The CCS prototype was developed for the U.S. government and its goal is to simultaneously control multiple unmanned assets in various environments (water, air and ground).

The Unmanned Platform Common Control System (CCS)

John Sutton

What is the unmanned platform Common Control System?

The unmanned platform Common Control System (CCS) is a standards-based design, baseline of services and capabilities for the control of unmanned assets. It is a software package developed to be integrated with control stations for various unmanned systems, therefore enabling them to become platform agnostic. CCS is also intended to support the control of multiple vehicles to form a single control unit, and is equally capable of supporting a wide range of systems, regardless of size.

Why did QinetiQ North America create the system?

CCS was initially created in an effort to satisfy a U.S. government customer’s requirement for a common set of services running all of its different platforms on a single piece of hardware. CCS is also a logical extension of QinetiQ North America's long-standing and broad-ranging experience with unmanned systems, including the TALON® and Dragon Runner™ family of battle-tested unmanned ground vehicles, the Tactical Robotic Controller and Tomahawk Command and Control.

What are the benefits to using a system like this?

Provision of a common system like CCS is cost-effective, allowing you to train your users once, sustain the system well into the future and reuse over and over again. Furthermore, it enables unmanned system interoperability and control system footprint reduction for unmanned assets, regardless of assigned role.

Who are the potential customers for the system?

The primary customer for CCS will be Department of Defense unmanned system users. Additional potential customers could be other federal government users, including Customs and Border Patrol and the U.S. Coast Guard; state and local government unmanned system users including police, SWAT and bomb squads; and other associated commercial security services.

Can you give us some scenarios where the unmanned platform Common Controller System could be used?

The CCS prototype was developed for the U.S. government and its goal is to simultaneously control multiple unmanned assets in various environments (water, air and ground). It successfully demonstrated the common control of unmanned air system reconnaissance and strike assets in which a Tomahawk Cruise Missile was redirected against a mobile, high-value target based on overhead video reconnaissance from an unmanned aerial vehicle. CCS could also be used to simultaneously control an unmanned ground vehicle assigned to a mine detection role and an unmanned air system assigned to supporting communications relay role. In essence, CCS could be used in any scenario involving the control of unmanned assets.

What's the current state of the system? How do you see it evolving over the years?

The Office of the Under Secretary of Defense for Acquisition, Technology and Logistics and NAVAIR PMA-281 has defined standards, requirements and design baselines for the competitive procurement of CCS services and capabilities. These procurement activities are imminent in early 2014. The proof of concept prototypes has been developed as technology risk mitigation and demonstration assets. CCS has also been involved in a number of casual and formal demonstrations with the U.S. government, taking the form of real-time battle space scenarios in simulation.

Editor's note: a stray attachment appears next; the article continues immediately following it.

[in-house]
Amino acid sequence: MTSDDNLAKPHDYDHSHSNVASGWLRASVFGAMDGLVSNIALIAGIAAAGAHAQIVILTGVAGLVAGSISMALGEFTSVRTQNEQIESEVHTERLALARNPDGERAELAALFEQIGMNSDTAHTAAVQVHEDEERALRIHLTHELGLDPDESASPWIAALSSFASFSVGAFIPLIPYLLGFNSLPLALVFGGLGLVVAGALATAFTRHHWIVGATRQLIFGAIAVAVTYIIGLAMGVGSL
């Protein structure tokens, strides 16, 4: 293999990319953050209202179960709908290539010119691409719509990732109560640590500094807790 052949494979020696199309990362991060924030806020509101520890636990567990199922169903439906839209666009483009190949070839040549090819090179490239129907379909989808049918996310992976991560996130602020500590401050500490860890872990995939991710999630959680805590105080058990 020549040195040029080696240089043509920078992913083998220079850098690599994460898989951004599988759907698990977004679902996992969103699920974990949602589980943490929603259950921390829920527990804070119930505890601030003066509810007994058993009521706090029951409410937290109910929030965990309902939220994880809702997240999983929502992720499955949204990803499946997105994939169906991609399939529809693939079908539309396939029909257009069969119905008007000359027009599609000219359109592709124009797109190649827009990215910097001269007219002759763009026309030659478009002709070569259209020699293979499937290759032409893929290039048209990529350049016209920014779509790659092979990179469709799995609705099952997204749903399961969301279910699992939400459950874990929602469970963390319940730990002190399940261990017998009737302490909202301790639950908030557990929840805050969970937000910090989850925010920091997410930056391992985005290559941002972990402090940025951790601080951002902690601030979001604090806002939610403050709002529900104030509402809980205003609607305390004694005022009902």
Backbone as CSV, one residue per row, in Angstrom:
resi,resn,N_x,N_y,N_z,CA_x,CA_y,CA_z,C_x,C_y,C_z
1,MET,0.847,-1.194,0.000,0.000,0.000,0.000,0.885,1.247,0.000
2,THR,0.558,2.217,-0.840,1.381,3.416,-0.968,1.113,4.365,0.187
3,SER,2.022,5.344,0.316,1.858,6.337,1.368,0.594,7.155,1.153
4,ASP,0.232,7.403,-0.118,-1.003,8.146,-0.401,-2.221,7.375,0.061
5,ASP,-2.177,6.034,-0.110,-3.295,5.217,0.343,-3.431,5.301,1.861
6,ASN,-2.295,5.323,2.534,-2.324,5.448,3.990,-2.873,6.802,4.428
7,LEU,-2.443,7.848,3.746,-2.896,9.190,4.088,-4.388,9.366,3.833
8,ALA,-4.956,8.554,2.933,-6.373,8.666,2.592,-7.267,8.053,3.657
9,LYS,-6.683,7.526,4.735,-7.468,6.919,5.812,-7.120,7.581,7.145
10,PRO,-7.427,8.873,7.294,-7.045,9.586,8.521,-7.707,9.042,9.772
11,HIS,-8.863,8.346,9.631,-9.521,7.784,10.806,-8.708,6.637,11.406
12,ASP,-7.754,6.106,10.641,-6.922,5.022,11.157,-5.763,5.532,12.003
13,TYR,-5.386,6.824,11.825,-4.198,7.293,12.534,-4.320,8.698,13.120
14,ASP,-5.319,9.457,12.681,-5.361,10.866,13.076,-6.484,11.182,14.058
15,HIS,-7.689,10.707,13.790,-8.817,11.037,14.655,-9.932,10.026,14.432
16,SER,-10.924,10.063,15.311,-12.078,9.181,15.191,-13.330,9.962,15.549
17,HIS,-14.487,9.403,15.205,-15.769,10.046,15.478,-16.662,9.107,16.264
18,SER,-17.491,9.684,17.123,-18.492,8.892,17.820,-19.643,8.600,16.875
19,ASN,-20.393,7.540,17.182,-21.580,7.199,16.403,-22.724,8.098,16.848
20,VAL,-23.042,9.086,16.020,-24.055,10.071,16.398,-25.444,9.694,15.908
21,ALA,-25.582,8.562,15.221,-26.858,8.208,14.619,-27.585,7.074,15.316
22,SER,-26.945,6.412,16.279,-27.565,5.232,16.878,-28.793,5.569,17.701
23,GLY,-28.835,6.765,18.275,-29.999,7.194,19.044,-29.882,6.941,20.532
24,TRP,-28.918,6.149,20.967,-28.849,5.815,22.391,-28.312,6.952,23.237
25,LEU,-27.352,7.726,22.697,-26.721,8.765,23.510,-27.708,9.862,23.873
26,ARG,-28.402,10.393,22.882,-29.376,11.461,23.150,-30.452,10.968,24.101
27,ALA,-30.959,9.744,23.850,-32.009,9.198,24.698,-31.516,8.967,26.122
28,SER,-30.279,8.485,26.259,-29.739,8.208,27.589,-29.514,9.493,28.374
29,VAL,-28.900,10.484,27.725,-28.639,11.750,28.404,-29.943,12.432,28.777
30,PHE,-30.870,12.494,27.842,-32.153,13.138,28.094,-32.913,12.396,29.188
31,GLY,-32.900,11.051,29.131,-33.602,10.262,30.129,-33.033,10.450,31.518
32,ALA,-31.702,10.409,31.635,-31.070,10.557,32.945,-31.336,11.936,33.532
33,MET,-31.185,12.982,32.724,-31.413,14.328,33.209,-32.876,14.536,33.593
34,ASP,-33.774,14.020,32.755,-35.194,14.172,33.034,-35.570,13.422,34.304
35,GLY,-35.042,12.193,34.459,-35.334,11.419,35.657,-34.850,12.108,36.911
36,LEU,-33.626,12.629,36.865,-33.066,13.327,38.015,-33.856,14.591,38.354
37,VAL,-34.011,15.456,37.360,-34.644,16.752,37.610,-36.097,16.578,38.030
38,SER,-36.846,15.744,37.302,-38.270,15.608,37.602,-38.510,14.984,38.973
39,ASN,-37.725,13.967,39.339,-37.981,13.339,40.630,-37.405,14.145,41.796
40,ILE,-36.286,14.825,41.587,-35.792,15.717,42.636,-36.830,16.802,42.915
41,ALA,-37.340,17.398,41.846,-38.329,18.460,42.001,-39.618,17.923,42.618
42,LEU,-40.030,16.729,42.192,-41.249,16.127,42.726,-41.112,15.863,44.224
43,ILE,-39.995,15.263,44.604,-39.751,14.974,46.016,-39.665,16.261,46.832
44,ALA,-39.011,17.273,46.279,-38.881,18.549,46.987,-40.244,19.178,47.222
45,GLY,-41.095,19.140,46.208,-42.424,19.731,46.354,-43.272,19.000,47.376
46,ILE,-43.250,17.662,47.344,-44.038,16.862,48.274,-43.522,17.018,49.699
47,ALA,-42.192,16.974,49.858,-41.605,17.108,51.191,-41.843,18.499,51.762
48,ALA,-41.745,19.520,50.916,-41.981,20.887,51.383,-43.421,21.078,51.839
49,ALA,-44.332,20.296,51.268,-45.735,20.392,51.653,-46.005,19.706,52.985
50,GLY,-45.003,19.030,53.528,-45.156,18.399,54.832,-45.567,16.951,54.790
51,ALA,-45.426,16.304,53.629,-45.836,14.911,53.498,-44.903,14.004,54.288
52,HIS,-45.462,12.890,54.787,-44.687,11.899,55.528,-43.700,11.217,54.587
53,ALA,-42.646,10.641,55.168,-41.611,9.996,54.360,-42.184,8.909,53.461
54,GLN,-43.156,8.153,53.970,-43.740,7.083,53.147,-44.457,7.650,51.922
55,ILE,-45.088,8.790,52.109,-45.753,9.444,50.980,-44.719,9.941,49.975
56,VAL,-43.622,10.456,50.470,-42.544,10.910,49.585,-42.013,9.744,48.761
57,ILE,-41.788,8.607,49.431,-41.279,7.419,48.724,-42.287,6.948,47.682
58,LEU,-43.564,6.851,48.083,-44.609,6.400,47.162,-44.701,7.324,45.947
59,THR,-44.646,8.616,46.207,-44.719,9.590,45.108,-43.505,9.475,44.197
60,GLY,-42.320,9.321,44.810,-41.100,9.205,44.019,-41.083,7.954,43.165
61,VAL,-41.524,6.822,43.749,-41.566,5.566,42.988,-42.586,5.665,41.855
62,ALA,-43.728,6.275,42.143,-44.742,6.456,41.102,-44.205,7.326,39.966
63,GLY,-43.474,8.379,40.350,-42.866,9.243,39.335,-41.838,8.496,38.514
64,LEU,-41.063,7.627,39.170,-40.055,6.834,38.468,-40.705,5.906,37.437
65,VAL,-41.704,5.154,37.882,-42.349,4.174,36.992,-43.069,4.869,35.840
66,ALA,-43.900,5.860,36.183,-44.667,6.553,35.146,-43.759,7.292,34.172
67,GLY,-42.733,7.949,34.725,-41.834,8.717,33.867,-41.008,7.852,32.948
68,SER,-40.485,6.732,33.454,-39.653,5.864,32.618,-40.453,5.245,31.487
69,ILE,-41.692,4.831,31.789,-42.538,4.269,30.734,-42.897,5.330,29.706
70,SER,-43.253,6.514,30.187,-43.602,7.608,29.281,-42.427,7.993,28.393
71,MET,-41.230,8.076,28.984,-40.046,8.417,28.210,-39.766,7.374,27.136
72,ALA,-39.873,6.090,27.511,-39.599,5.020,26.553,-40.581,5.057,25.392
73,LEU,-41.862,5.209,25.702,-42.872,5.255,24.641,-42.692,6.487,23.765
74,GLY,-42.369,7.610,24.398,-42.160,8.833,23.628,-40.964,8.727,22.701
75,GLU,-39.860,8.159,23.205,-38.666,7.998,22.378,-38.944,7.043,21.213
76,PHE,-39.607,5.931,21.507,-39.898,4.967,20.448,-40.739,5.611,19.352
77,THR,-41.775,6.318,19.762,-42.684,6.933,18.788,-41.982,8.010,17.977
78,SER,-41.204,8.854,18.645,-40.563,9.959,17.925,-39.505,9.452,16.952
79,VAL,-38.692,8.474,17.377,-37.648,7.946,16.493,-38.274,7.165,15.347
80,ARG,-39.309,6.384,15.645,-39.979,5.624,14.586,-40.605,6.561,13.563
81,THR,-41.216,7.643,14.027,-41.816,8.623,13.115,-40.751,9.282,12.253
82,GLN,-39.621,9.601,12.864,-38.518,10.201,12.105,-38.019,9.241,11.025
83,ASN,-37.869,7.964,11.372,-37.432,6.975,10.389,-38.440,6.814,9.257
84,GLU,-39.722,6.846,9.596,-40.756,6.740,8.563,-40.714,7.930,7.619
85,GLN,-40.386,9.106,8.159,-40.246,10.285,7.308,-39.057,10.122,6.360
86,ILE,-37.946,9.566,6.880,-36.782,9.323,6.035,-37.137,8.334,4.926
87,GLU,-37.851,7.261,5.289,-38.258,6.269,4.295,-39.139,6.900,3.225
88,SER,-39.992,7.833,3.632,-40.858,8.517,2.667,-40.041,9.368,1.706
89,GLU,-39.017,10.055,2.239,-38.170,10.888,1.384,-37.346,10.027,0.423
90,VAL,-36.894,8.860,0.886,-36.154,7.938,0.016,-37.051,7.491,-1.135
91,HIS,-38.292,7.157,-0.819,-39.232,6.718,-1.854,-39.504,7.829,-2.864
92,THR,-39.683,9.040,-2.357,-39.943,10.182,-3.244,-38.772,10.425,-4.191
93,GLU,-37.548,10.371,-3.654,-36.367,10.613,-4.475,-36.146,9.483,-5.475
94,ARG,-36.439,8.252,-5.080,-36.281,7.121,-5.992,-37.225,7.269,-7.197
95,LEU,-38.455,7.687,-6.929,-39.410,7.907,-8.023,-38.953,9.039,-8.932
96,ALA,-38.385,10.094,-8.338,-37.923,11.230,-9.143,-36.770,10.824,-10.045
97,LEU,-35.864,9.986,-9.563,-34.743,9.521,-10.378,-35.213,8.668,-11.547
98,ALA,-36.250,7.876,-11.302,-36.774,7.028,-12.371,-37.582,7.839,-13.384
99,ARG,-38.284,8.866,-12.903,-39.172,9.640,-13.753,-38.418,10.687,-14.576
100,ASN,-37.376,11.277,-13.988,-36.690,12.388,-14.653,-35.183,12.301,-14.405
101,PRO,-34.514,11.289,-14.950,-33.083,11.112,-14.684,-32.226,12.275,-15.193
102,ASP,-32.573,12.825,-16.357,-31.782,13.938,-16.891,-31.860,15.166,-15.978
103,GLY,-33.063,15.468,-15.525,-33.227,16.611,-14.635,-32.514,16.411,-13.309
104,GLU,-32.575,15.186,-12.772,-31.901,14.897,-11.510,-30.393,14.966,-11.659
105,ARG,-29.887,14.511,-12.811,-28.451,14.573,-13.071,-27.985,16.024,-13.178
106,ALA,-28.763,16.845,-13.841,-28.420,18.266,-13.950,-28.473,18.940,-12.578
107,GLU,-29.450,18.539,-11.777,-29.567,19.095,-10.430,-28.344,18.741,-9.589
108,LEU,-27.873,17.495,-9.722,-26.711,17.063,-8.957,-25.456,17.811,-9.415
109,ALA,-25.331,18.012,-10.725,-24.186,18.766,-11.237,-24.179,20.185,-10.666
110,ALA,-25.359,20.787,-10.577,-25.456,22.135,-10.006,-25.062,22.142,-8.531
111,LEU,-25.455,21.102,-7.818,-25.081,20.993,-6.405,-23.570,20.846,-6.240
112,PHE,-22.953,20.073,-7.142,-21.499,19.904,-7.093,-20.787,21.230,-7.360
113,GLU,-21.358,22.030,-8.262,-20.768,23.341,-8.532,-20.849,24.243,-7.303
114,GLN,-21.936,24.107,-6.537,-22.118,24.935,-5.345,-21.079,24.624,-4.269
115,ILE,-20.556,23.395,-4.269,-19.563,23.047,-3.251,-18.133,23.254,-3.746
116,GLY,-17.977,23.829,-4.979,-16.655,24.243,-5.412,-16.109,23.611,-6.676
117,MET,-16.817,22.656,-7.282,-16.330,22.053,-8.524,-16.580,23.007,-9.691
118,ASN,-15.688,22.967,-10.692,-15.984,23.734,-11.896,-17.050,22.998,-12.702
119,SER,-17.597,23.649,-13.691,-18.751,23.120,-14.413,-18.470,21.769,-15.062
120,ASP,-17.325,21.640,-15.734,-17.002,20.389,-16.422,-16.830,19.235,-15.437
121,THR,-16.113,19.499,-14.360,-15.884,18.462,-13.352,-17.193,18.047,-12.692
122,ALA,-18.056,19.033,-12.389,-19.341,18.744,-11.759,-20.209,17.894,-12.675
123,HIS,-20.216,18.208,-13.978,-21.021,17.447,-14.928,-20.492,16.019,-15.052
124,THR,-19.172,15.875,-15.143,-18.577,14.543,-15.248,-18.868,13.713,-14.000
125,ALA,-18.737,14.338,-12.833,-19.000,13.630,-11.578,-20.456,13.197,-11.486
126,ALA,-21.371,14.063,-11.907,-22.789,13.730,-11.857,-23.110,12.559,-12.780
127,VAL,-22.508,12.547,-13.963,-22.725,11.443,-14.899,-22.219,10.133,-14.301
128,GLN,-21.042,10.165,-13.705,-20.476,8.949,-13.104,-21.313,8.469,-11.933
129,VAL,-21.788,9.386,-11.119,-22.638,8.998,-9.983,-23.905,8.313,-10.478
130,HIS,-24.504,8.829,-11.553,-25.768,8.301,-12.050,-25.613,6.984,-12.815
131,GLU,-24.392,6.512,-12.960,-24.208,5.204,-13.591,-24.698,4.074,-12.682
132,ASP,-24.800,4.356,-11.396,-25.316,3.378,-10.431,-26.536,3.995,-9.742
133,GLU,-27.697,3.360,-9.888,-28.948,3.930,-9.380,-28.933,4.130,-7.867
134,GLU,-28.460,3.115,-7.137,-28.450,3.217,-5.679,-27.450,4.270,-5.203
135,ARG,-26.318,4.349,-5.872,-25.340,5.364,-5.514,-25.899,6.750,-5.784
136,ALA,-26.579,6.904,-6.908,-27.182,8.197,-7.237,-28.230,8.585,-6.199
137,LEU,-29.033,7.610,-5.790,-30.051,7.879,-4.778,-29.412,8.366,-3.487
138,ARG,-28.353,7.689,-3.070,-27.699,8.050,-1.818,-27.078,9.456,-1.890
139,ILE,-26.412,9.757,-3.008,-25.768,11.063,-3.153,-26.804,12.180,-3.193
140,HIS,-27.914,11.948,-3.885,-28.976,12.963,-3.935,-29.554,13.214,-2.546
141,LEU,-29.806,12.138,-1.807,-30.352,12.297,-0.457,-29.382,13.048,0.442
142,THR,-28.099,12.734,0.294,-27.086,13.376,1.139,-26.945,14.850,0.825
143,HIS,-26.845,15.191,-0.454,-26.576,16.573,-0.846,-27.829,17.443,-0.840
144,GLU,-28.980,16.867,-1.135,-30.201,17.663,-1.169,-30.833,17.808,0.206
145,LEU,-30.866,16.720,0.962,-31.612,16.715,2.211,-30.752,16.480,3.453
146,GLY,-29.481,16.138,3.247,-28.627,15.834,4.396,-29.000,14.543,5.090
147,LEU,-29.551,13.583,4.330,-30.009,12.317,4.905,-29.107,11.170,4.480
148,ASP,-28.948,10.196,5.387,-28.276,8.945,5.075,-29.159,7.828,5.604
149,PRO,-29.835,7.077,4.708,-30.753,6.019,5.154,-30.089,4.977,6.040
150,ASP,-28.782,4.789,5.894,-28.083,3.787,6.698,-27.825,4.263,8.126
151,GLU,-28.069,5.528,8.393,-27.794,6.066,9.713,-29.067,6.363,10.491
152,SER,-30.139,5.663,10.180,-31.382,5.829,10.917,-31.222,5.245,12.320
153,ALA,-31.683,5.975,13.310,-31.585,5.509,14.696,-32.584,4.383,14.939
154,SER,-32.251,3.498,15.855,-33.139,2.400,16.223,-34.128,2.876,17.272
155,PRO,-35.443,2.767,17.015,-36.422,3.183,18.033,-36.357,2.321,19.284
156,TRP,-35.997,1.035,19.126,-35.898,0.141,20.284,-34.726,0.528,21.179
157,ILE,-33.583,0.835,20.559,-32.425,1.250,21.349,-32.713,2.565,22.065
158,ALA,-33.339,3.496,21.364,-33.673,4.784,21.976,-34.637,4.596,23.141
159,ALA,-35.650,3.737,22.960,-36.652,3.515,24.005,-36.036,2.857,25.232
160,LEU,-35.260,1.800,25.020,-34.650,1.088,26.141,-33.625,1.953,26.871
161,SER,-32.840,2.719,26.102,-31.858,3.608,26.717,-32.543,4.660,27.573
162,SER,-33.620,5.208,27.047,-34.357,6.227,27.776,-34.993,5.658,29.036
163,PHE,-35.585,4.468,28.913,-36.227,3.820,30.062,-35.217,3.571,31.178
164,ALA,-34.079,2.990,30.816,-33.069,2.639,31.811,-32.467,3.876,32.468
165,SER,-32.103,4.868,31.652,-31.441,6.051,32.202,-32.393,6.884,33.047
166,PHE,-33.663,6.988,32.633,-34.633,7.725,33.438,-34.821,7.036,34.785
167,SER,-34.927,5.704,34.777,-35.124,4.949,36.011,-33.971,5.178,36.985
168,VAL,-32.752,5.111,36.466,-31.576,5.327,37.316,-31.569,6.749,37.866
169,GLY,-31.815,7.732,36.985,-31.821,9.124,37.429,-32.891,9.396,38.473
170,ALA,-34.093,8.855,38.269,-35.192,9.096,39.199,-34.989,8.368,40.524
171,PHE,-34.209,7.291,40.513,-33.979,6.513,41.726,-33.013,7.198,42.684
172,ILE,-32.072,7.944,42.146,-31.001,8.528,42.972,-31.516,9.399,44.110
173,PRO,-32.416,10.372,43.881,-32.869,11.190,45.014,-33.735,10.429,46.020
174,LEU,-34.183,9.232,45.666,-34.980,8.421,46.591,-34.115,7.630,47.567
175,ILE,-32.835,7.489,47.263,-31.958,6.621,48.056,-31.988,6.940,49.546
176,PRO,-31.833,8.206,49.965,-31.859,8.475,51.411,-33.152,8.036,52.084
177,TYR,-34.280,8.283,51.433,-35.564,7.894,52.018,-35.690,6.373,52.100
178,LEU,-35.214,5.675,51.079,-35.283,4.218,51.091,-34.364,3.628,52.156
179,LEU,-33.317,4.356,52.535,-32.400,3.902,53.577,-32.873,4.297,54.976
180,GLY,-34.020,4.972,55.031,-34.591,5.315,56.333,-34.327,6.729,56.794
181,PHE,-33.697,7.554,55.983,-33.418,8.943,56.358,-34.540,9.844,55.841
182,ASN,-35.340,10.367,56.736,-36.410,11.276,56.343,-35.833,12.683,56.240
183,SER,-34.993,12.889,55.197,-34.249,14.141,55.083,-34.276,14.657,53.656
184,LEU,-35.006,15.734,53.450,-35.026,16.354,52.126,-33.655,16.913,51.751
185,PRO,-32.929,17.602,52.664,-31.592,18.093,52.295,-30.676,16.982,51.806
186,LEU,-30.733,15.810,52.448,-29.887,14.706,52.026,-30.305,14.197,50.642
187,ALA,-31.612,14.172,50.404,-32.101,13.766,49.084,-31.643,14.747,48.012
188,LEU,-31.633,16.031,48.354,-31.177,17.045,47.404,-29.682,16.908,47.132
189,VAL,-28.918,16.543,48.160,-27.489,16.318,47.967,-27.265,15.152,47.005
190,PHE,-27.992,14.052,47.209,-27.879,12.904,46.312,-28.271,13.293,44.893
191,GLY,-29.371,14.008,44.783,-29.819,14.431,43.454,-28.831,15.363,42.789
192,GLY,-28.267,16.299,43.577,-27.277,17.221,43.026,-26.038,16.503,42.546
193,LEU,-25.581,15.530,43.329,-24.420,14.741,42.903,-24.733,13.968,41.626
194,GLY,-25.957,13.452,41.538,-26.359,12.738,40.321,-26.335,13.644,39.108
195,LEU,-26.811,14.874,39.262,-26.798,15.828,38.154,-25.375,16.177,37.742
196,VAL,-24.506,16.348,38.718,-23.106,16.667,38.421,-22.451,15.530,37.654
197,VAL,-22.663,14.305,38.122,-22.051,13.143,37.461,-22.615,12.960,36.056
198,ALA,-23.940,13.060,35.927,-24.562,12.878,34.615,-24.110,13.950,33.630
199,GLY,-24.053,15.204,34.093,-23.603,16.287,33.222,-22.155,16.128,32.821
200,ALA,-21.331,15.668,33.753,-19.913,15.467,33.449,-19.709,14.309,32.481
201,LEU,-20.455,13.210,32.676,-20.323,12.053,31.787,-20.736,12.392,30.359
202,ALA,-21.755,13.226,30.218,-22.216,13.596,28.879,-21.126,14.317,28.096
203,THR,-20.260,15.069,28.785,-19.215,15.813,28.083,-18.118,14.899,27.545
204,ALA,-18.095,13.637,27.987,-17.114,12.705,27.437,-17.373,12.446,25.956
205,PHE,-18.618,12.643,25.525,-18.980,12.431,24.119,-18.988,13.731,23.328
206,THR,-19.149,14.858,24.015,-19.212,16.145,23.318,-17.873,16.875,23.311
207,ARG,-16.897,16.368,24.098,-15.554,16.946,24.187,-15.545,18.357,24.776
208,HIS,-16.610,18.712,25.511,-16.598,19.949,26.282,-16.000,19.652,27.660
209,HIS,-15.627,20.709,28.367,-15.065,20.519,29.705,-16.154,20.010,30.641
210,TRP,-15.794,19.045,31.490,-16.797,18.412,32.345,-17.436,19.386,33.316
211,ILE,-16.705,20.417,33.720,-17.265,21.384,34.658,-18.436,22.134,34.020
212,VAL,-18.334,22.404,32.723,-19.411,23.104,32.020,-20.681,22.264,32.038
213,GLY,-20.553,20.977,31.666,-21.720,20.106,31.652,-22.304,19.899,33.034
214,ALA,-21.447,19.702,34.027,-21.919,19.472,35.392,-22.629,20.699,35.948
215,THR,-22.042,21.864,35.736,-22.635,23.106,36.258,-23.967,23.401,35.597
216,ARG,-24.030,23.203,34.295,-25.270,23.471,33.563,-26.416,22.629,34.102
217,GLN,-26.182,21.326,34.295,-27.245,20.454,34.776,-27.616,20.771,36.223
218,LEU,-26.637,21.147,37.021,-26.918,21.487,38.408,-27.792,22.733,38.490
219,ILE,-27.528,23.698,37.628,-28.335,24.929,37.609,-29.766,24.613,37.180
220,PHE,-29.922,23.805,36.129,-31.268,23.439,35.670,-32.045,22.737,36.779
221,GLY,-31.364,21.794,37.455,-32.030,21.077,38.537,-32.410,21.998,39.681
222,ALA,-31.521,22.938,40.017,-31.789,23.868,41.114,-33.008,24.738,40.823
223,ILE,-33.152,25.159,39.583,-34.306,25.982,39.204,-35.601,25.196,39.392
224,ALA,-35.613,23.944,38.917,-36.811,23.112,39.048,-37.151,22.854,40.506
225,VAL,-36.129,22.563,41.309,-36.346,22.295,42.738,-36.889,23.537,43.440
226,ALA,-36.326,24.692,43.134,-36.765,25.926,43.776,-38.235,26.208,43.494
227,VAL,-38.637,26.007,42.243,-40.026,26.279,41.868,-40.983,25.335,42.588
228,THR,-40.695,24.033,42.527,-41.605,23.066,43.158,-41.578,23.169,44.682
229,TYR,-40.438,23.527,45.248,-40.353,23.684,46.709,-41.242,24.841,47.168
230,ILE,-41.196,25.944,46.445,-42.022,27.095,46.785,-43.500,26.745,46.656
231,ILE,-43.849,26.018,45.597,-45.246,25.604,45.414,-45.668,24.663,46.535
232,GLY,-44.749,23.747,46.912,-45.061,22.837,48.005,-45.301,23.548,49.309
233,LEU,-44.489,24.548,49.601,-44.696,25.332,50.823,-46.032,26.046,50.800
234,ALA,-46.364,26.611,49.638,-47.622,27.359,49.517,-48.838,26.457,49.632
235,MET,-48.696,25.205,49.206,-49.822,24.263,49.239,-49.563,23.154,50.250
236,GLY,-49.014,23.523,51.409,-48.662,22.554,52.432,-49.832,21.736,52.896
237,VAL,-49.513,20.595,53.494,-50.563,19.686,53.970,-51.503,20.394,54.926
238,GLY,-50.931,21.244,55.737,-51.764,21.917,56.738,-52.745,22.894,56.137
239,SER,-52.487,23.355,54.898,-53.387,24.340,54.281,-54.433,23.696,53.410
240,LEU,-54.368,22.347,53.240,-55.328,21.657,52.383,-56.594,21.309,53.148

QinetiQ North America sees CCS evolving to provide an enterprise solution for unified, common and simultaneous control of unmanned ground, surface, sub-surface and air assets assigned to theater operations. The hope is to reduce operational manning requirements and provide mission-time interoperability and adaptability for evolving war-fighting requirements. With time, the company also anticipates CCS evolving to include applications within other federal, state and local government applications.



About John Sutton, EVP and GM of QinetiQ North America

John Sutton joined QinetiQ North America in 2011 and currently serves as the executive vice president and general manager of QinetiQ North America's mission solutions business unit, which provides cyber security, enterprise information technology and software solutions to its customers. He holds a master’s degree in business administration from George Mason University School of Management, and is a graduate of the Massachusetts Maritime Academy. John is an active member of the Intelligence and National Security Alliance, and the Armed Forces Communications and Electronics Association. His full bio can be found here

About QinetiQ North America

QinetiQ North America (QNA) is a subsidiary of QinetiQ Group plc, the FTSE250 company listed on the London Stock Exchange (LSE:QQ.L). Operating in North America, QNA delivers world-class technology, responsive services, and innovative solutions for global markets, focusing on U.S. government and commercial customers. Its engineers, scientists and other professionals deliver high quality products and services that leverage detailed mission knowledge and proven, reliable tools and methodologies to meet the rapidly changing demands of national defense, homeland security and information assurance customers. QNA is headquartered in Reston, Virginia. For more information visit and join our conversation at

The content & opinions in this article are the author’s and do not necessarily represent the views of RoboticsTomorrow

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